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Accurate archery requires consistency in every part of your shot, whether it’s your grip, your anchor, or how far you pull the bowstring back. That’s especially true when shooting recurve bows. Even a fraction of an inch difference in a recurve’s draw length changes the arrow’s impact point. That’s why many Olympians use a clicker. Clicker Options
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As the name implies this bow accessory makes an audible click, which has a dual purpose. It helps archers keep their draw length consistent, and it helps them mentally execute a consistent release by triggering their shot. Manufacturers make myriad types of clickers, but the most common mounts on a bow’s riser and includes an arm that extends toward the arrow shelf. The arrow sits under the clicker arm. When the arrow tip pulls past it, the arm hits the riser to make the click. Another clicker mounts to the bowsight. It works just like the riser-mounted clicker, but provides more adjustment range for different arrow lengths. If you shoot a longer arrow, or you’re young and still growing, a bowsight-mounted clicker is an excellent option. A third type of clicker is limb-mounted, and it’s most commonly used by traditional archers. These clickers mount to the limb with double-sided tape, and connect to the bowstring with a cord. As the cord pulls tight, a tab on the clicker flexes and clicks. Clicker Set Up At your anchor point, you should only have 1/4 inch left until the clicker activates. Photo Credit: ATA Adjusting your clicker is much like adjusting your sight. The initial setting gets you close, and then you fine-tune it. With help from a friend or coach, pull your bow to full draw and note the arrow point’s distance to the clicker. Let down and move the clicker until it’s close to the arrow point’s position at full draw. Now put your arrow under the clicker and come to full draw again. When you reach your anchor point, you should have about a ¼-inch remaining in the draw to make the clicker go off. Your goal is for the clicker go off at the same time on each shot with a slight movement of your back muscles. Clickers are a fantastic tool, but if you can’t reach your draw length consistently you’ll endure lots of frustration. Consistent draw lengths require precision in your alignment, bow arm and anchor point. A coach can help you with those aspects of form, and help you decide when you’re ready to use a clicker. To find a coach, click here. The post A Beginner’s Guide to Recurve Clickers appeared first on Archery 360.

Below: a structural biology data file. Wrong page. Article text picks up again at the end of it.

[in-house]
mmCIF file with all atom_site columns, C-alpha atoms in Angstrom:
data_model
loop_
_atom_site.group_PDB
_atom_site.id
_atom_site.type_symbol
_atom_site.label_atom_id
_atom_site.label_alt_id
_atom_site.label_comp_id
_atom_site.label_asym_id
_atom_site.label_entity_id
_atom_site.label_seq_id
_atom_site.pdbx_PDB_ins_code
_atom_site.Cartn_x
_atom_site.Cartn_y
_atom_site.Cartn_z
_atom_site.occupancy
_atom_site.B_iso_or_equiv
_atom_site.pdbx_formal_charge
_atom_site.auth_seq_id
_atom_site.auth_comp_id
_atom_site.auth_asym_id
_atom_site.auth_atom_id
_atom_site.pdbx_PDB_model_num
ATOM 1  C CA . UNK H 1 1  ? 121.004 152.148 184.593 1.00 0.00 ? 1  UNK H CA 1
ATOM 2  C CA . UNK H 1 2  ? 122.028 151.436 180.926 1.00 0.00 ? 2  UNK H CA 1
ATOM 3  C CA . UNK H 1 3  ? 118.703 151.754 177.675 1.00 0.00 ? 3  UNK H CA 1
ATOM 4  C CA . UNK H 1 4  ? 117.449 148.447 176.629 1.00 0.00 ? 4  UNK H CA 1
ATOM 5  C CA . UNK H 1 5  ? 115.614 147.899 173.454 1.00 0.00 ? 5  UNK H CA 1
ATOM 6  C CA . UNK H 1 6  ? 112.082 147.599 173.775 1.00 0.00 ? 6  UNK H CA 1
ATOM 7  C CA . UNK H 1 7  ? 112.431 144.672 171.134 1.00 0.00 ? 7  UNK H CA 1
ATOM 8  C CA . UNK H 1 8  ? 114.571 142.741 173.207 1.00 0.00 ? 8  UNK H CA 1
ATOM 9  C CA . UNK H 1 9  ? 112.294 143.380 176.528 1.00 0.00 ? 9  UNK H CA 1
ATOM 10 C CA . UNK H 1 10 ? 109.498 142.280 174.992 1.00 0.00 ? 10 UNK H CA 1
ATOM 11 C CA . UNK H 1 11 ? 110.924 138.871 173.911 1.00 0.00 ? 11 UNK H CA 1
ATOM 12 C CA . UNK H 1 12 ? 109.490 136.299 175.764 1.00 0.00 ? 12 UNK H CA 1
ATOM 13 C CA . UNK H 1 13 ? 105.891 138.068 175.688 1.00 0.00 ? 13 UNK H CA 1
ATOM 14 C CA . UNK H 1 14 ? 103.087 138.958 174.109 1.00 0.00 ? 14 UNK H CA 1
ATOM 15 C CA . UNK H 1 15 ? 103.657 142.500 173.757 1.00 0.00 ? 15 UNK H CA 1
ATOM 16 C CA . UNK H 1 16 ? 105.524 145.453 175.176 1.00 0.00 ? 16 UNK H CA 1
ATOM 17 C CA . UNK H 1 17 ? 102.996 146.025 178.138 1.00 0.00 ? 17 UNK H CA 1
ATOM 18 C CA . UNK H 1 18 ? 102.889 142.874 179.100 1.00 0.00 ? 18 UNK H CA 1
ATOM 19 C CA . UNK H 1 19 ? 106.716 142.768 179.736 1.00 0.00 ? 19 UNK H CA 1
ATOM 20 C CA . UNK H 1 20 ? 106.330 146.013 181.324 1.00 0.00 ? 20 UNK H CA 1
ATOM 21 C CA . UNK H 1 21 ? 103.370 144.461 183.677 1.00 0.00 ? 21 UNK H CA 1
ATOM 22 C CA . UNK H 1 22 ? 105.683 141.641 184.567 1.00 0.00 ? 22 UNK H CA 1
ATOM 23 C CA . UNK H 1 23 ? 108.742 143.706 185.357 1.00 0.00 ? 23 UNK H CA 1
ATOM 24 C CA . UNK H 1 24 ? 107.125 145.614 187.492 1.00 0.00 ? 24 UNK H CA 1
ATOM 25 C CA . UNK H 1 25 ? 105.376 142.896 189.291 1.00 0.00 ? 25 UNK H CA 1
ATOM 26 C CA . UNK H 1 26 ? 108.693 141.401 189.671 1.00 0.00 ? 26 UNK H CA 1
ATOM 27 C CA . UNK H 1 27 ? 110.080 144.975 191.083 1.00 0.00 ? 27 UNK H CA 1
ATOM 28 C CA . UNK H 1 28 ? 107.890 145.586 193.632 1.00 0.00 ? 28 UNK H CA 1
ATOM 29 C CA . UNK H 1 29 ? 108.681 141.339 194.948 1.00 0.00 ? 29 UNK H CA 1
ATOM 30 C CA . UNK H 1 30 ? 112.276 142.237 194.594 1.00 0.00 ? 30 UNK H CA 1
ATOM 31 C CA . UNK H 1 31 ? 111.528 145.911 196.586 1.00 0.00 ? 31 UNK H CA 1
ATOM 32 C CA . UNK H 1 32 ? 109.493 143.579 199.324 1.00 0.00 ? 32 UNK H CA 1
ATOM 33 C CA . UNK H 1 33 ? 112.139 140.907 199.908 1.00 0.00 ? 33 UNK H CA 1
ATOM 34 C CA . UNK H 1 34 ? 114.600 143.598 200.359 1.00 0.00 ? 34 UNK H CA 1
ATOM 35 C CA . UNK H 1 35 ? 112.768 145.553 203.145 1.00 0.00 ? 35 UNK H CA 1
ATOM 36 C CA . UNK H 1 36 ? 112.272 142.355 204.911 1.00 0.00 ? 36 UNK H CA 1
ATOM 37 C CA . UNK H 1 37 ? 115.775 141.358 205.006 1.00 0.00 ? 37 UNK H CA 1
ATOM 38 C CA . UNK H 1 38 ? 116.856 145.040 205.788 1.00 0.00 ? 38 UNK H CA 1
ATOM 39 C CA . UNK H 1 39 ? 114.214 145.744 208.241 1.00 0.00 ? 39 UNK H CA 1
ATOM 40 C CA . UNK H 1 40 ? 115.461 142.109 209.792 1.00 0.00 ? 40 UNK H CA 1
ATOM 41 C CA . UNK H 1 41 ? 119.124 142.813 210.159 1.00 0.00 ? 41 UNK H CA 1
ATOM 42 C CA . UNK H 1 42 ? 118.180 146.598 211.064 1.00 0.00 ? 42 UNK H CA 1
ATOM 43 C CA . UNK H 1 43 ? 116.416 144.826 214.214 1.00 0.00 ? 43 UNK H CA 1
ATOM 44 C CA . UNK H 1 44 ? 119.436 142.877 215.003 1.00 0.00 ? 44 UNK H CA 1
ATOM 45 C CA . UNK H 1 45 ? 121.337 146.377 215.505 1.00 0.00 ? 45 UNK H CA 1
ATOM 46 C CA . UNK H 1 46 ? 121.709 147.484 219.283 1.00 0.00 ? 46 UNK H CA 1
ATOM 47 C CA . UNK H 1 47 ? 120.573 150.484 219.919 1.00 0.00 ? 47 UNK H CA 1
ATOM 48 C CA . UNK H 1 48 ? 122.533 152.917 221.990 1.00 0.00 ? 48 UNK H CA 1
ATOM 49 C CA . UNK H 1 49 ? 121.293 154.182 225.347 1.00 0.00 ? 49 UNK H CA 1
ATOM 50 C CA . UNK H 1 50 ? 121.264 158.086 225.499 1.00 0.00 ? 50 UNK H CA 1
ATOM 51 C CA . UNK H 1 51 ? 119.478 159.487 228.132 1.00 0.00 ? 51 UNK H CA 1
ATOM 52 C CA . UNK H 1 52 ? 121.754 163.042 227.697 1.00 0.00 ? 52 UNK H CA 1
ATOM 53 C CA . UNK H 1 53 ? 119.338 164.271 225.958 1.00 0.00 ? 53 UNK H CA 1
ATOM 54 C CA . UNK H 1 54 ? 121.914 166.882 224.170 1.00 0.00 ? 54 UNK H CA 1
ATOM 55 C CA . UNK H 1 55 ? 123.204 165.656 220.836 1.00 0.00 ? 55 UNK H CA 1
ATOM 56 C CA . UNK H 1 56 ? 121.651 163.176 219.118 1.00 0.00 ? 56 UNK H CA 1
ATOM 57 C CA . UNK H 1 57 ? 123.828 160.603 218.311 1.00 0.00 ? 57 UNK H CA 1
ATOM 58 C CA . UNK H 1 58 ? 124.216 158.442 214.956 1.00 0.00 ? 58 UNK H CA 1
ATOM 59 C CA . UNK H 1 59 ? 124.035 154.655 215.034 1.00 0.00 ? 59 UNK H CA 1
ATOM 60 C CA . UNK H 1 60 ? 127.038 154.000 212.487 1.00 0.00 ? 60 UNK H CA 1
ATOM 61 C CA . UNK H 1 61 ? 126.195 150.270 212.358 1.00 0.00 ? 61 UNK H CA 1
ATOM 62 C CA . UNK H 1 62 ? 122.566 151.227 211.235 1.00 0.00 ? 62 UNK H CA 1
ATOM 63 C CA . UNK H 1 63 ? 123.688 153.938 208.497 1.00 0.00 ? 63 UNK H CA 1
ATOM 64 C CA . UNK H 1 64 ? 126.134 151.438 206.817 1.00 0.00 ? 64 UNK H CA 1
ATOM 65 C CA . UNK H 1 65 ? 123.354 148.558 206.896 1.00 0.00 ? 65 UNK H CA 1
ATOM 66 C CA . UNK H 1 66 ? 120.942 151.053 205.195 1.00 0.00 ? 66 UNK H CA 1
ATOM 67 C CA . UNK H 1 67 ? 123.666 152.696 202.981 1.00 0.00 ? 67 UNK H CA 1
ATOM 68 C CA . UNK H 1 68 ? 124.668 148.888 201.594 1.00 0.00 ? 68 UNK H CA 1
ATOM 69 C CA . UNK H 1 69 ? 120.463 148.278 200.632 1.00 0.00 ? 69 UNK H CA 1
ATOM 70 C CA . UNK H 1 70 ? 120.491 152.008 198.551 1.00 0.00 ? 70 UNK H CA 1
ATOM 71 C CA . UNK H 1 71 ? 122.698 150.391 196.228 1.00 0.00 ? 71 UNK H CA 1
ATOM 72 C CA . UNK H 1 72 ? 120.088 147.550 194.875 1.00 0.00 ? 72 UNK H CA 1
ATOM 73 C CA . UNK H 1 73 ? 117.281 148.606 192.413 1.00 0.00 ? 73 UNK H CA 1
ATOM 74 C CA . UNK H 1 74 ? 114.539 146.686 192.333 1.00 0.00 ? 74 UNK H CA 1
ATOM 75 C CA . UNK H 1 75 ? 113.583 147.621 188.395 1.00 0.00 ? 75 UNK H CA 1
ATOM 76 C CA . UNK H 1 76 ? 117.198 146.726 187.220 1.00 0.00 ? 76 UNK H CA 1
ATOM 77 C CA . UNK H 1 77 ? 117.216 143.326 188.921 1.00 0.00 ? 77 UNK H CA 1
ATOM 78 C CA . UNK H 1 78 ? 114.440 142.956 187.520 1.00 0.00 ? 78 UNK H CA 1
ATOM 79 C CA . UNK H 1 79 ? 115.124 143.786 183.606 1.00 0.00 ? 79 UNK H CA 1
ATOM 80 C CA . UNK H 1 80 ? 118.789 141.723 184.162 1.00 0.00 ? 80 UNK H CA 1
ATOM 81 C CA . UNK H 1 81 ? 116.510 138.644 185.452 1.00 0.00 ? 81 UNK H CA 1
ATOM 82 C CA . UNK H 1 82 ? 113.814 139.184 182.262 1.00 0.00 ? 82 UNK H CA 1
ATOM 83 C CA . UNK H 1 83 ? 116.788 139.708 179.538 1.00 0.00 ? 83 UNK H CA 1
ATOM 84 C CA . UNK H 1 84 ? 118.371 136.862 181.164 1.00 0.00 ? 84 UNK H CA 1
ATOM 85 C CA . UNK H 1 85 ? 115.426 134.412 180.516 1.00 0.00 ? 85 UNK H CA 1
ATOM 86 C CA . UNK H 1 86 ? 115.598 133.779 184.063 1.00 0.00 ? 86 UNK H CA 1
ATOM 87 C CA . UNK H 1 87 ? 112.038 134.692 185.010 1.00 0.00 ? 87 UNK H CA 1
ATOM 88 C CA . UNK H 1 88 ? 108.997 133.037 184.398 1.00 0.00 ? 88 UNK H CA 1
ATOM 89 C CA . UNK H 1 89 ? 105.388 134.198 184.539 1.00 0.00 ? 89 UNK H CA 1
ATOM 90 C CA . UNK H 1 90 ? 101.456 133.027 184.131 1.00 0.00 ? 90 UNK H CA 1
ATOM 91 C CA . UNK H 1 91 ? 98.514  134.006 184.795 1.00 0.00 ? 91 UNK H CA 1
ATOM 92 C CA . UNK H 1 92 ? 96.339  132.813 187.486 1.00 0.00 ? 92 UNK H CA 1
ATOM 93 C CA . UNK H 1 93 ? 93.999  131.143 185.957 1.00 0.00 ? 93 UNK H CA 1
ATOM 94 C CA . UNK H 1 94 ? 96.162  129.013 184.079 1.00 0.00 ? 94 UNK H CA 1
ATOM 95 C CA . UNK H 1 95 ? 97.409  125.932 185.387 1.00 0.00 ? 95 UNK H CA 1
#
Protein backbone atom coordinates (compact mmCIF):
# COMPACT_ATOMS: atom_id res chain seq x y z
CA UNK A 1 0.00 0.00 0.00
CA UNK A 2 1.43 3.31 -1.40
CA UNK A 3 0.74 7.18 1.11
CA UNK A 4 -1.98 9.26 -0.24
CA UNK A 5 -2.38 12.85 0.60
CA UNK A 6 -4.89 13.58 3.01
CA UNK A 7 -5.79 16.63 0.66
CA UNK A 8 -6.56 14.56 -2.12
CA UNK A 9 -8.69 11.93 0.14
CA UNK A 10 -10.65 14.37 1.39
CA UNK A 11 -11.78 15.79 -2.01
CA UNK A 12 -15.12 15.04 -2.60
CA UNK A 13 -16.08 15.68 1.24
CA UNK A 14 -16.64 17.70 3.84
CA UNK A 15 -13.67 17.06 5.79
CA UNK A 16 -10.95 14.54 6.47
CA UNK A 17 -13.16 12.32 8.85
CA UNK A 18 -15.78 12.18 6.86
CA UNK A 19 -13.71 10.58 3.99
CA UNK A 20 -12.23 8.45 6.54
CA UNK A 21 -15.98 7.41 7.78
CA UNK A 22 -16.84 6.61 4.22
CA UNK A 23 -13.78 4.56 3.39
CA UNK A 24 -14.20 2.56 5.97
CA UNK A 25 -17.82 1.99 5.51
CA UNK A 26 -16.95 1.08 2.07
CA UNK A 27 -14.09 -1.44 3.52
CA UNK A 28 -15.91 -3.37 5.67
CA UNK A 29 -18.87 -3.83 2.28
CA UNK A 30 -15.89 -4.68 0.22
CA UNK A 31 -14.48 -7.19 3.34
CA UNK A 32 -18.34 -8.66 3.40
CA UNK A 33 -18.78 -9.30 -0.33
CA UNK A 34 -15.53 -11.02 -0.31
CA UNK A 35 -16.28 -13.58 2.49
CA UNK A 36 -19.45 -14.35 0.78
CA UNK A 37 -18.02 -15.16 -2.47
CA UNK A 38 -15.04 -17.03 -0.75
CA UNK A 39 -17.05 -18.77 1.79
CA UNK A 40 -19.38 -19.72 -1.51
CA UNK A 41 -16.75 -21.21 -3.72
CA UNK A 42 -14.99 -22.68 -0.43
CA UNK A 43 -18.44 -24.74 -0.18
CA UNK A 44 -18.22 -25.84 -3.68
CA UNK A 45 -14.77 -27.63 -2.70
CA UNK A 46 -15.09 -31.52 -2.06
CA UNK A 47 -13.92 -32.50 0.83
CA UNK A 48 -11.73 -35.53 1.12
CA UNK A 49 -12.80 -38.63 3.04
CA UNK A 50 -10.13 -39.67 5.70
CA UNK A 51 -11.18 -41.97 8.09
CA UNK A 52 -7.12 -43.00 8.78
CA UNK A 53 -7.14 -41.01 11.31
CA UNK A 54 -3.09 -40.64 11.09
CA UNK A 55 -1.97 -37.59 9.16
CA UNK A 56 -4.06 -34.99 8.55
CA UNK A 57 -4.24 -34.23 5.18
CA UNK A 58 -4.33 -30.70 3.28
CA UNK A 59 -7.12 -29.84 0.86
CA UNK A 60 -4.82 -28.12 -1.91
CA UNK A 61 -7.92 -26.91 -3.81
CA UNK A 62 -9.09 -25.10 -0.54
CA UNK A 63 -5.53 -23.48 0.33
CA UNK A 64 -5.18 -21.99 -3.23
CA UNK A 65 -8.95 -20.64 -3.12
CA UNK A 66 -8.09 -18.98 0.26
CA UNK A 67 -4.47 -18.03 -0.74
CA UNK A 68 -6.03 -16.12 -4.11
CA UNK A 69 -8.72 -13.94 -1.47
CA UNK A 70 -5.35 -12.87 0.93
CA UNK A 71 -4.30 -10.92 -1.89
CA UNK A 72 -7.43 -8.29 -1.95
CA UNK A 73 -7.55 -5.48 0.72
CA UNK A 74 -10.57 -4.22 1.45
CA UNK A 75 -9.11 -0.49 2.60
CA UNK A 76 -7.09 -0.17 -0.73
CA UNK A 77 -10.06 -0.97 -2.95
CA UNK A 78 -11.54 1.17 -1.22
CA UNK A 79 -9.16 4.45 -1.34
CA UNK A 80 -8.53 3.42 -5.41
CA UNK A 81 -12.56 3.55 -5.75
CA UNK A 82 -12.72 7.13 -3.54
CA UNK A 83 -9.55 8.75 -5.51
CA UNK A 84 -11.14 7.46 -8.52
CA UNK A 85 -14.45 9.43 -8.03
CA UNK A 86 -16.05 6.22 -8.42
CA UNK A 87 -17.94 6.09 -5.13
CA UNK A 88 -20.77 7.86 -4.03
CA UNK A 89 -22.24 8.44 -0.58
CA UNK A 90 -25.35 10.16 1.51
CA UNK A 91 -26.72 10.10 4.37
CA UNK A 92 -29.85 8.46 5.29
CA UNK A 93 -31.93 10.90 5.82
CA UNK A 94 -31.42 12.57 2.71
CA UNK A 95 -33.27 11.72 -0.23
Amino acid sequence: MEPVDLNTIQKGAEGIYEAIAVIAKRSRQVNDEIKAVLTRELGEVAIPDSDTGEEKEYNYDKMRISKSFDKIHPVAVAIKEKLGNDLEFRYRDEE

Source: https://www.archery360.com/2020/05/06/a ... -clickers/